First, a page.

RIP Australia’s EzyFlix… but blaming Netflix for its demise is too easy

Australian digital movie and TV site EzyFlix has called it quits, the first casualty (and likely not the last) in the Down Under digital video marketplace.

Fingers immediately pointed at Netflix, the big, bad subscription video on demand service from the United States, as the cause of its demise. Maybe, but that’s a little too convenient… and easy.

EzyFlix Tuesday posted this message to consumers on its website:

“Thank you for having been a part of EzyFlix. Access Digital Entertainment has decided to end the service offered on this site. If you have rented or purchased any movies or TV shows, those movies are no longer available on EzyFlix.

“If you have purchased or redeemed and UltraViolet title through EzyFlix, these may be accessed through several other digital movie services. Please go here and log in with you Ultraviolet credentials for further information.

“The EzyFlix Team”

What went wrong? There’s little doubt Netflix had a big hand in its demise; after all, the U.S.-based streamer, according to one Australian research firm, already has a million users in Australia and New Zealand.

But there’s plenty of other competition in the Australian market including Presto, Stan, Foxtel Play and Quickflix, and they’re all ramping up their offerings as the market quickly becomes (over)saturated.

QuickFlix, one of the market’s earliest entrants in the industry also is one of its most troubled.

Last month, the SVOD service reported that it continued to lose money – and customers — in the second quarter, following a similar report from the first quarter.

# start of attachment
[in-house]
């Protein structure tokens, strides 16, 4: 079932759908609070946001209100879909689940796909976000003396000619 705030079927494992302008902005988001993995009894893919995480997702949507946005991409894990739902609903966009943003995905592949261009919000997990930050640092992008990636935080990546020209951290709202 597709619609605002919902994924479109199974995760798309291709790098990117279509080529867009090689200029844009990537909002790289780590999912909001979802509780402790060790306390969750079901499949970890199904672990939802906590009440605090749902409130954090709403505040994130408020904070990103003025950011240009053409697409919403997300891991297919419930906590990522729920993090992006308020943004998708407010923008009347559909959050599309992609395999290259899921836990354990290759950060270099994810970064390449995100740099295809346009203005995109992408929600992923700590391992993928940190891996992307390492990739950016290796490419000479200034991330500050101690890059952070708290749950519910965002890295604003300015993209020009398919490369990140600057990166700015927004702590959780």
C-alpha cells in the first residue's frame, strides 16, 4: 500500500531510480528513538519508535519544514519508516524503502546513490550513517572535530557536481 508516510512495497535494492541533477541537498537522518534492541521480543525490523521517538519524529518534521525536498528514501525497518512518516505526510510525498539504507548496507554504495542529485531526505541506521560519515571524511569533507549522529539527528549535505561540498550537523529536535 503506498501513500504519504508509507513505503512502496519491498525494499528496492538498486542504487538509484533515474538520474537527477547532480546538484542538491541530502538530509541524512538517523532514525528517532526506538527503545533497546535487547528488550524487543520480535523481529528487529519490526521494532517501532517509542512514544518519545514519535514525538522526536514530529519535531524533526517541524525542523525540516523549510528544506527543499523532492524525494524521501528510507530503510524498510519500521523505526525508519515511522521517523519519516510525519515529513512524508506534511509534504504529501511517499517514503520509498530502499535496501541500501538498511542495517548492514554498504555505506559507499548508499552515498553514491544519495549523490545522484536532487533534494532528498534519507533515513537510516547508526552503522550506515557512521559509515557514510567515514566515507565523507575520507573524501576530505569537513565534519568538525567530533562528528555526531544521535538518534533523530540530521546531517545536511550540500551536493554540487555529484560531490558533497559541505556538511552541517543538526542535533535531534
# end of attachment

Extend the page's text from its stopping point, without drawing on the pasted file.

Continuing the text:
EzyFlix actually had more in common with Walmart’s Vudu video service or Apple iTunes than it did with Netflix. Rather than offering a buffet SVOD service, EzyFlix customers bought and rented individual catalog video titles for $2.99, or rented newer films for $5.99.

EzyFlix isn’t the first casualty in the digital media world, and even players with much deeper pockets have had a tough time surviving.

In the U.S., retailer Target launched its own digital movie service, Target Ticket, in September 2013. Less than 18 months later, it pulled up stakes and closed in February.

Despite a library of 30,000 titles, including new film releases and next-day TV shows, the “me, too” offering, a la Walmart’s VUDU, never scored a bull’s-eye with consumers.

SVOD service Redbox Instant – the ersatz Netflix conceived as a joint venture between Verizon and kiosk king Redbox – closed in October 2014, just more than a year old. The $6/mo. streaming business wasn’t “as successful as either partner hoped it would be,” Verizon said at the time.

It’s thin catalog – just 6,000 title – was in part to blame, but Redbox Instant

was also a victim of listless marketing that never seemed to lift it above the ground clutter.

There no doubt consumers are looking over the top and online for more of their video entertainment, and there’s plenty of opportunity for content owners and aggregators. But, be it direct-to-consumer, TV Everywhere, SVOD, TVOD, AVOD or (X)VOD, any video service has to be perceived as a value by consumers and have a sustainable business model, whatever form it takes. It also needs great marketing, an intuitive user interface, a differentiated catalog of content and tools – like search and discovery – that makes it a pleasure to use.

As for EzyFlix? RIP.


Stay tuned.

Jim O’Neill is Editor of Videomind and Principal Analyst at Brightcove. You can follow him on Twitter @JimONeillMedia and on LinkedIn